The official blog of Abacus Group — a place to share our knowledge and thoughts on trends in recruiting

July 07, 2016

Move Forward: How to Handle Being Turned Down for a Job

move-forward-turned-down-job
One difficult truth about the job market is that someone will always fail. This can happen from the employer’s point of view with a poor hiring decision, but, more commonly, job-related disappointments are the individual job seeker’s burden. Online career resource Workopolis estimates that fewer than two percent of applicants are offered interviews. Talk about a letdown!

Statistically, you will be rejected by an employer many, many times in your career. Because it’s so easy to become discouraged by turndowns, we’ve prepared four pragmatic approaches to move forward in your job search following an employer’s “Sorry, we’re not interested” note or, worse, silence.

Learn from any possible mistakes.

Reflect on your conversations with the hiring managers. Did they feel comfortable? Were you able to answer questions about your ambition, interest, and goals with confidence—or did you stumble? Consider your dress and appearance for any in-person meetings. Was there room for improvement? Did you ask questions? Review these items in detail and make note of any possible errors. Next time you talk to or meet with an employer, correct your mistakes in action.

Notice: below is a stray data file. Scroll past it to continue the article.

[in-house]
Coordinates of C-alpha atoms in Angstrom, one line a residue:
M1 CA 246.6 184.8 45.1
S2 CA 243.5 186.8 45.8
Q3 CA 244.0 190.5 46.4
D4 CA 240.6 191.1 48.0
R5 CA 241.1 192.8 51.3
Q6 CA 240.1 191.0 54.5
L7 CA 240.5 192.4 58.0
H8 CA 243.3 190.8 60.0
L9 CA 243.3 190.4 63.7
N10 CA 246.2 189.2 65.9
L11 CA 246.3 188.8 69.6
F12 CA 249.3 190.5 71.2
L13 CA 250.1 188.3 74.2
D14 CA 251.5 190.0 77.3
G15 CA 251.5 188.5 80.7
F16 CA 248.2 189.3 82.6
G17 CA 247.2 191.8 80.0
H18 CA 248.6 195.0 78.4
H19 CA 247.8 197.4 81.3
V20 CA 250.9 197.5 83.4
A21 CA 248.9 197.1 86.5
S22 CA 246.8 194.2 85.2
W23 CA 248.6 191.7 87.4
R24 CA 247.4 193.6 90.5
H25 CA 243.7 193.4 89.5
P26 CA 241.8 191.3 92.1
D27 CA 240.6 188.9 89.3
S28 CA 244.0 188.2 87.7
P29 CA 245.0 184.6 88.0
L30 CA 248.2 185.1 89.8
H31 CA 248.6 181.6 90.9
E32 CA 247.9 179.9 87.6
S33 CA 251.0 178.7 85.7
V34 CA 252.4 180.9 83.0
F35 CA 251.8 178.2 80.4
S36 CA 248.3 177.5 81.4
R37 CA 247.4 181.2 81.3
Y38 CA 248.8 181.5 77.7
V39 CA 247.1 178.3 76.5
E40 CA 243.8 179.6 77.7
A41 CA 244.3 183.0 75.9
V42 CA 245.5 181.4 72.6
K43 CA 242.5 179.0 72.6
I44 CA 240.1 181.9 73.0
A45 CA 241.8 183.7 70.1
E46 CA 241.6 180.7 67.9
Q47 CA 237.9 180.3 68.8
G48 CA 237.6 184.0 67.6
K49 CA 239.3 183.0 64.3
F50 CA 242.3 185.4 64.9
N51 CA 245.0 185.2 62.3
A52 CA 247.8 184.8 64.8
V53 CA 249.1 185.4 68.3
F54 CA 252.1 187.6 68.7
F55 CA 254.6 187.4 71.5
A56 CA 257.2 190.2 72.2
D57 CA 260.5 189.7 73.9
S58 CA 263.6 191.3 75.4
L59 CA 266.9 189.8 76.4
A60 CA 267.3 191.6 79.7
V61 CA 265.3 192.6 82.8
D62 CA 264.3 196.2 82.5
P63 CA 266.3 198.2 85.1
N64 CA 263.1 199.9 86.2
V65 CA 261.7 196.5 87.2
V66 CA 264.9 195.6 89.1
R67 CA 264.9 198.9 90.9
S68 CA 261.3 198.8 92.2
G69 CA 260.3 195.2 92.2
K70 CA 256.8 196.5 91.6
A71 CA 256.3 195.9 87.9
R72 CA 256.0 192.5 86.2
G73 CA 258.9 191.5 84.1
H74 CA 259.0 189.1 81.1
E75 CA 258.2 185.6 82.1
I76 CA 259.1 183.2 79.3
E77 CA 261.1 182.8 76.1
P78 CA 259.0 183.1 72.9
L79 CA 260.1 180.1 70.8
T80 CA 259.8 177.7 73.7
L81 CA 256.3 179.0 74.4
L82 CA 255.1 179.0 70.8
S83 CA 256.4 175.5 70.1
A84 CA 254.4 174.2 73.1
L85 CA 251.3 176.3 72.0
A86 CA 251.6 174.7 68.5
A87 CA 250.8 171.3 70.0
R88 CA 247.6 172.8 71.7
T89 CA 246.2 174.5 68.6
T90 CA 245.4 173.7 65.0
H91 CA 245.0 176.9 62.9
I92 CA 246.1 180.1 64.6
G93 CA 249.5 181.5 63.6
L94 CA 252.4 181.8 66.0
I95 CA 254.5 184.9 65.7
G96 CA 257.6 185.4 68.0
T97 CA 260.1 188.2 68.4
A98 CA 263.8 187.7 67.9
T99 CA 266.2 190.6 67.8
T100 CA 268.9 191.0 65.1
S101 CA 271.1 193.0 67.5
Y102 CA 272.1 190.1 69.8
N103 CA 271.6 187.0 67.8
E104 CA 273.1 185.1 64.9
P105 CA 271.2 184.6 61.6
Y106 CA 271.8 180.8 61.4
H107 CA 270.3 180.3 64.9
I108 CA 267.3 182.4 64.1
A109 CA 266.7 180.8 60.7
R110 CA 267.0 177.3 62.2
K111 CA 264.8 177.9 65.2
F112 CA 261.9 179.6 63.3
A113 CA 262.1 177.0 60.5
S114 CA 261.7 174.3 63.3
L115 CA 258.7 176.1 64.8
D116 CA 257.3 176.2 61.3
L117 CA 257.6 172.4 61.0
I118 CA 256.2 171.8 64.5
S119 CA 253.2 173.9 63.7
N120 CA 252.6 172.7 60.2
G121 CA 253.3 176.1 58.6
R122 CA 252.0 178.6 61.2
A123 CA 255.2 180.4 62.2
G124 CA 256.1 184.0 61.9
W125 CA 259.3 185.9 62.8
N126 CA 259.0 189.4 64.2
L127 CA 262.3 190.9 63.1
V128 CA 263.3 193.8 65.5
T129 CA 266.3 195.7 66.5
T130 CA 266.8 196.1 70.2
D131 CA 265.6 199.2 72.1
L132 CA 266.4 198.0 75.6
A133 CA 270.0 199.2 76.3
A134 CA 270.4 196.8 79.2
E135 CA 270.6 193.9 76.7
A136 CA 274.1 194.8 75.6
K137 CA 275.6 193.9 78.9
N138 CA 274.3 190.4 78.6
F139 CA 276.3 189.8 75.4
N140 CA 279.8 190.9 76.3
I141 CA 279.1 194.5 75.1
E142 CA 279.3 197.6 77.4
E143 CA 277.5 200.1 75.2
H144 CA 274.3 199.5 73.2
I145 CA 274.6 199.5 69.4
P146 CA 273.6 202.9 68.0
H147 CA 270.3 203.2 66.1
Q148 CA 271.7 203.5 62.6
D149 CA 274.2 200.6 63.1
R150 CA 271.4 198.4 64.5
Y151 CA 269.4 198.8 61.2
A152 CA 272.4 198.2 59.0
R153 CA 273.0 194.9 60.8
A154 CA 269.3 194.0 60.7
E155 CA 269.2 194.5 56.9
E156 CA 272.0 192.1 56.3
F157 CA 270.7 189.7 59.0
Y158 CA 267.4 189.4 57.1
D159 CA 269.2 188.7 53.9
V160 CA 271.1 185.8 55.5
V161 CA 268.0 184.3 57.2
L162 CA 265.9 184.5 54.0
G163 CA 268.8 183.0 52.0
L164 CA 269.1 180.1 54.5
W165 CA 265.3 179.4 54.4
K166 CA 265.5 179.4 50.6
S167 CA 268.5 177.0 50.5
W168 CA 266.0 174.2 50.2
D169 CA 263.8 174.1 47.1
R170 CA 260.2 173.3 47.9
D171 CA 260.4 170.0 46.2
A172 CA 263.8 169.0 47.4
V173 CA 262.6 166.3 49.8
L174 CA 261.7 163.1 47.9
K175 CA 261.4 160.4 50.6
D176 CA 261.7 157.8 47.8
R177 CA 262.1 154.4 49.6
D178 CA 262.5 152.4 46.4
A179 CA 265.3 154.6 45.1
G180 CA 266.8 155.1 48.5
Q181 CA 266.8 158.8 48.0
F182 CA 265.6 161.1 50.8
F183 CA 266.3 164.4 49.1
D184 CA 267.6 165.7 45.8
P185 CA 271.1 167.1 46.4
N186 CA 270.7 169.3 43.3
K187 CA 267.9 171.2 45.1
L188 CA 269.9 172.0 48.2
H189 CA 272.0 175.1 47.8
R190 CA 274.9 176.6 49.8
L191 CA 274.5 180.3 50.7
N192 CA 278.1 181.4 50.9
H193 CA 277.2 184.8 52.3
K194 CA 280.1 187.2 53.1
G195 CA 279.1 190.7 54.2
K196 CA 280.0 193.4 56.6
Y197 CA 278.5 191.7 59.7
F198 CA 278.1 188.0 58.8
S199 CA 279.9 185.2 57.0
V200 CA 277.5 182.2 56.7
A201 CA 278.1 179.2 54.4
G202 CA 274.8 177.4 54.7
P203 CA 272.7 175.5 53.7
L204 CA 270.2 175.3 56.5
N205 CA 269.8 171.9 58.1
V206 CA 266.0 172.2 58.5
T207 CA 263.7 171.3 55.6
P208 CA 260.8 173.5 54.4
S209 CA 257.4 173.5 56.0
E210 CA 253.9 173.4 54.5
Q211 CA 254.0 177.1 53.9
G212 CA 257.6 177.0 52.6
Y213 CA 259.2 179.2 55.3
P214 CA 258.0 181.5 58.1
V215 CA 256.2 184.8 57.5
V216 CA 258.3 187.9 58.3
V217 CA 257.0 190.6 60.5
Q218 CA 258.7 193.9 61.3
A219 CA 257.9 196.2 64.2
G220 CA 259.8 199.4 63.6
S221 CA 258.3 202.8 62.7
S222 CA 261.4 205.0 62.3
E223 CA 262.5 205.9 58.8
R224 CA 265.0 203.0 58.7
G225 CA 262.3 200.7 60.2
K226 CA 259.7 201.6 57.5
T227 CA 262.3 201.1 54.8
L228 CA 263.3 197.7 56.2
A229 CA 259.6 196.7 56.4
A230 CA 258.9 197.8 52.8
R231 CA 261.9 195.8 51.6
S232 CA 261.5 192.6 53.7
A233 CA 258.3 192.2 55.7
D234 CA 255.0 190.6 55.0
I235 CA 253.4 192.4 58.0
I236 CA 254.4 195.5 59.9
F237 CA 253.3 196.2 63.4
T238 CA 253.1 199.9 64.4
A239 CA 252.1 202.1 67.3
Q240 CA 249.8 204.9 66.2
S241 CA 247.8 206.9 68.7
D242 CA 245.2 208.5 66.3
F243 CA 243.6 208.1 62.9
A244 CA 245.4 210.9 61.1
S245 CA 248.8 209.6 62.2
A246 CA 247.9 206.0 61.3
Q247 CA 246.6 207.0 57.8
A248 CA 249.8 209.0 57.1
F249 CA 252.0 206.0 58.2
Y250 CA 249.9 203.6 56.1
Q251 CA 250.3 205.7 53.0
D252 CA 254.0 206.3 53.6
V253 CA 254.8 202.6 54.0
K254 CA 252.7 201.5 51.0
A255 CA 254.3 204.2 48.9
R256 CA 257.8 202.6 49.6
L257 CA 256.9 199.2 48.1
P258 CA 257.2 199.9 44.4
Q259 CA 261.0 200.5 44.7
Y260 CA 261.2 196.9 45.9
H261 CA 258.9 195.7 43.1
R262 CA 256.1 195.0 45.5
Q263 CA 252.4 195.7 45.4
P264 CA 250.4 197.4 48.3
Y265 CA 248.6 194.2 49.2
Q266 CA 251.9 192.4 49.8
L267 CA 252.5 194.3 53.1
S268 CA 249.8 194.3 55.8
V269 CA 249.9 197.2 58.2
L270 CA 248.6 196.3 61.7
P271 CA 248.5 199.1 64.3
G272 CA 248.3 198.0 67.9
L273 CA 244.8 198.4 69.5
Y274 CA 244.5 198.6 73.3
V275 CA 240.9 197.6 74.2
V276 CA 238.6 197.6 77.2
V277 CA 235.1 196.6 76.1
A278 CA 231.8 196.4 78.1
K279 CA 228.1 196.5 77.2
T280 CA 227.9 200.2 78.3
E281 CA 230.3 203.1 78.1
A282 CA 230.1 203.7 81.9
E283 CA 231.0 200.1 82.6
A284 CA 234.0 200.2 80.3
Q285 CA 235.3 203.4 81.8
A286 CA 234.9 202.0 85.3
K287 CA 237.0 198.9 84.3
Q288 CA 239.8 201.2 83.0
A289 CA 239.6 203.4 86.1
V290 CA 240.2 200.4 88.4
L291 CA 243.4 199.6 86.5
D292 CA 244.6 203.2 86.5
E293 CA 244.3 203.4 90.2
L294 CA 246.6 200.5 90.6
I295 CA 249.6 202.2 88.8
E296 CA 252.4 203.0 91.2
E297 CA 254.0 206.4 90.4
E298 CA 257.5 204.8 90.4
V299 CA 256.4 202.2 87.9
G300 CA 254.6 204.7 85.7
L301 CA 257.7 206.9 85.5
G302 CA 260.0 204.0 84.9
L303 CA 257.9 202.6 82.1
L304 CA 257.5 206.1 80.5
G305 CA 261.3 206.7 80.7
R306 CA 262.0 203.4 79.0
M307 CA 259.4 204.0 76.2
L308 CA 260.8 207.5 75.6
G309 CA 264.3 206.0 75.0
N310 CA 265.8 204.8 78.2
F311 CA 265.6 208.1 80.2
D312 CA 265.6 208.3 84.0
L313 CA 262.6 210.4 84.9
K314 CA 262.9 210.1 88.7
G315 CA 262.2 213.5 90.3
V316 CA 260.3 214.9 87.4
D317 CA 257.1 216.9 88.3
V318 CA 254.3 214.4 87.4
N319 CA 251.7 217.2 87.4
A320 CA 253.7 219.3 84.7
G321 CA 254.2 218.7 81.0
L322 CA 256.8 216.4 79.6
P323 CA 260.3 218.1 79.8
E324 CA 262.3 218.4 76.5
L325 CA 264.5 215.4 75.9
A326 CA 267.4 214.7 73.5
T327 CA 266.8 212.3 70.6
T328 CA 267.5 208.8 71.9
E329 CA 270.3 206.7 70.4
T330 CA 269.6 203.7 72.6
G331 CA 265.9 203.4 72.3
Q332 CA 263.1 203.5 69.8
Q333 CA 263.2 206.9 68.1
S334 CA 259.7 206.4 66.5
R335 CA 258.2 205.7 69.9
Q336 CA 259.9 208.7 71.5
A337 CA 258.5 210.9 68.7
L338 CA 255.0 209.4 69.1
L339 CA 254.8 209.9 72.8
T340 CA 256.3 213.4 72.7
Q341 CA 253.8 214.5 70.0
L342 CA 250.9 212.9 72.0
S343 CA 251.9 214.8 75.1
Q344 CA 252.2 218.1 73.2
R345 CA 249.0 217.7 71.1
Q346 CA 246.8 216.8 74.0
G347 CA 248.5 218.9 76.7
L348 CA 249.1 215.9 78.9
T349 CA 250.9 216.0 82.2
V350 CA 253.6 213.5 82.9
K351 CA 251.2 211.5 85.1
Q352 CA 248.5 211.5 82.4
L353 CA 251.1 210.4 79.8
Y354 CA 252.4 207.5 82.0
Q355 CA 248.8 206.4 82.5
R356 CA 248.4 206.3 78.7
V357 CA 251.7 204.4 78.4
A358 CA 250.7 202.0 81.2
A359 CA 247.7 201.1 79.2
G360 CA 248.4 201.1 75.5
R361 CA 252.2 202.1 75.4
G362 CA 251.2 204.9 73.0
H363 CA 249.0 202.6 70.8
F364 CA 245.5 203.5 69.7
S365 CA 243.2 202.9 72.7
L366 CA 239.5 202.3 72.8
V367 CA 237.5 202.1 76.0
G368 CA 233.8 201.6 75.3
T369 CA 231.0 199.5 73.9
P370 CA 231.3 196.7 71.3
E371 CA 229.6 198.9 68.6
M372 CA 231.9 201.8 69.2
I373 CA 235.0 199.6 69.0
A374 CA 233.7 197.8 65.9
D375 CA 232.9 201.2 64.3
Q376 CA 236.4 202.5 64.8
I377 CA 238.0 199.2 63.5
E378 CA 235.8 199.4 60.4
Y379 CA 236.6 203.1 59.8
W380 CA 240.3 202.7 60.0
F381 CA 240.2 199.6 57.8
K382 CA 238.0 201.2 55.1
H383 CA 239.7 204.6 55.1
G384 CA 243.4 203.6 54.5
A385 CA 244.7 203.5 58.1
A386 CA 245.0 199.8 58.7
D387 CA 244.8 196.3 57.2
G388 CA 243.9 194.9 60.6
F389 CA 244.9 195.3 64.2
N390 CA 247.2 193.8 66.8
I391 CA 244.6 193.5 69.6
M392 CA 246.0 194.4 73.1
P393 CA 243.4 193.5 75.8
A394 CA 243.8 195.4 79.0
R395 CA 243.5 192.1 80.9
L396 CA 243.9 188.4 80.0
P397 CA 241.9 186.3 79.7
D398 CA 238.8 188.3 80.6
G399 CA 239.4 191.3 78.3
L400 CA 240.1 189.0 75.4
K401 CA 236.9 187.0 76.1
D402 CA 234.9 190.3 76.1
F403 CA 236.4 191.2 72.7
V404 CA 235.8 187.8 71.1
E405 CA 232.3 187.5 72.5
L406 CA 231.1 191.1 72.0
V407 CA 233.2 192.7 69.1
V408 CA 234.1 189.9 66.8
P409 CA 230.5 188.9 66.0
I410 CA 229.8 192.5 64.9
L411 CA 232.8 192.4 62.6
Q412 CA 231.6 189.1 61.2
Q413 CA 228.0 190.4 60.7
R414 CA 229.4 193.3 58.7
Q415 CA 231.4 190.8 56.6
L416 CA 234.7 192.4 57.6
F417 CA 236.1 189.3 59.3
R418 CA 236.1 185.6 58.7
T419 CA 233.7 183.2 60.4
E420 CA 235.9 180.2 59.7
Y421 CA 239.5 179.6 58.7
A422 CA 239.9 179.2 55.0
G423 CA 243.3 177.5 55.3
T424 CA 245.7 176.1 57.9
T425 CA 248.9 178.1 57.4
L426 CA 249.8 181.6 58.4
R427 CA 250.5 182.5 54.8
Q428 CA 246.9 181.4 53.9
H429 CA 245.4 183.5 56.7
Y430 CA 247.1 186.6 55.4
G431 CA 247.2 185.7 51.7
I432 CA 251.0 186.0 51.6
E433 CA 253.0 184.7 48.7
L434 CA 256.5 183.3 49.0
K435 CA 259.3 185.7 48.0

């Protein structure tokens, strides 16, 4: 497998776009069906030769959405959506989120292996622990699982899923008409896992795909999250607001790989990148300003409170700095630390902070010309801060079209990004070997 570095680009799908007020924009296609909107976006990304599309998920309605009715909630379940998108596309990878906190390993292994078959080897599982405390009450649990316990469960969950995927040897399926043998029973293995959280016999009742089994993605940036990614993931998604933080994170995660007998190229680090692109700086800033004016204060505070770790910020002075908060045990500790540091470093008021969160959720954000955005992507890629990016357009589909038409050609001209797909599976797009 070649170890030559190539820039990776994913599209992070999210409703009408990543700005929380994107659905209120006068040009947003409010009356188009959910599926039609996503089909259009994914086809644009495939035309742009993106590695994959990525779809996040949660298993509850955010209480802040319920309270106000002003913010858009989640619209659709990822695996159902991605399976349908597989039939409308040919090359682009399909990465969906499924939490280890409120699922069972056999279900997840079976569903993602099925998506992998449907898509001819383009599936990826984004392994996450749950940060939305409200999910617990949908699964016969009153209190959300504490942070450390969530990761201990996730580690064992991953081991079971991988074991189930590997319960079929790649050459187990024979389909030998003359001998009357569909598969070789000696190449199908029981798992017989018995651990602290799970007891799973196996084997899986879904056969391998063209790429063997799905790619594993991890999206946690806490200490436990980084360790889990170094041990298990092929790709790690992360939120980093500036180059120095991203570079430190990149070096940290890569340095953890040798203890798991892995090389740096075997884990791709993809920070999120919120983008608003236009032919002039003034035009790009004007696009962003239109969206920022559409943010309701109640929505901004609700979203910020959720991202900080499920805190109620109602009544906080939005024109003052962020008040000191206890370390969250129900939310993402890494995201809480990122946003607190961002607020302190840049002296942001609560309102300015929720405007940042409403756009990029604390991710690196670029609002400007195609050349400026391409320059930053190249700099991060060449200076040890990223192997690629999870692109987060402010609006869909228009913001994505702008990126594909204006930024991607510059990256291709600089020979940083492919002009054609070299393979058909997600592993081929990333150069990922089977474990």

Don’t overanalyze; it will drive you crazy!

Ultimately, you may never know the exact reason the employer chose applicant B over applicant C and you. Sometimes two or three candidates are so equally technically and culturally qualified but, under pressure to fill the position, the hiring manager makes somewhat of an arbitrary decision. Even as recruiters, we do not always receive a full explanation from the employer, so at a certain point, you need to respect the employer’s confidentiality and autonomy.

Accept that the role was not a match and move on.

This is especially applicable when you do not get very far in the interview process—if at all. Appreciate the fact that the employer did not waste your time or string you along on the trail to a job that would ultimately not be a good fit for your skills and personality and, therefore, your overall career.

Keep the door open for future opportunities or connections.

If remaining in touch with the hiring manager or human resources associate in some capacity—like connecting on LinkedIn—is an option, then go for it. Burning bridges with anyone in your field is a bad idea, so squash your resentment and try to stay in touch. You never know where you might meet the same individuals again or who you might be introduced to by way of the application process.

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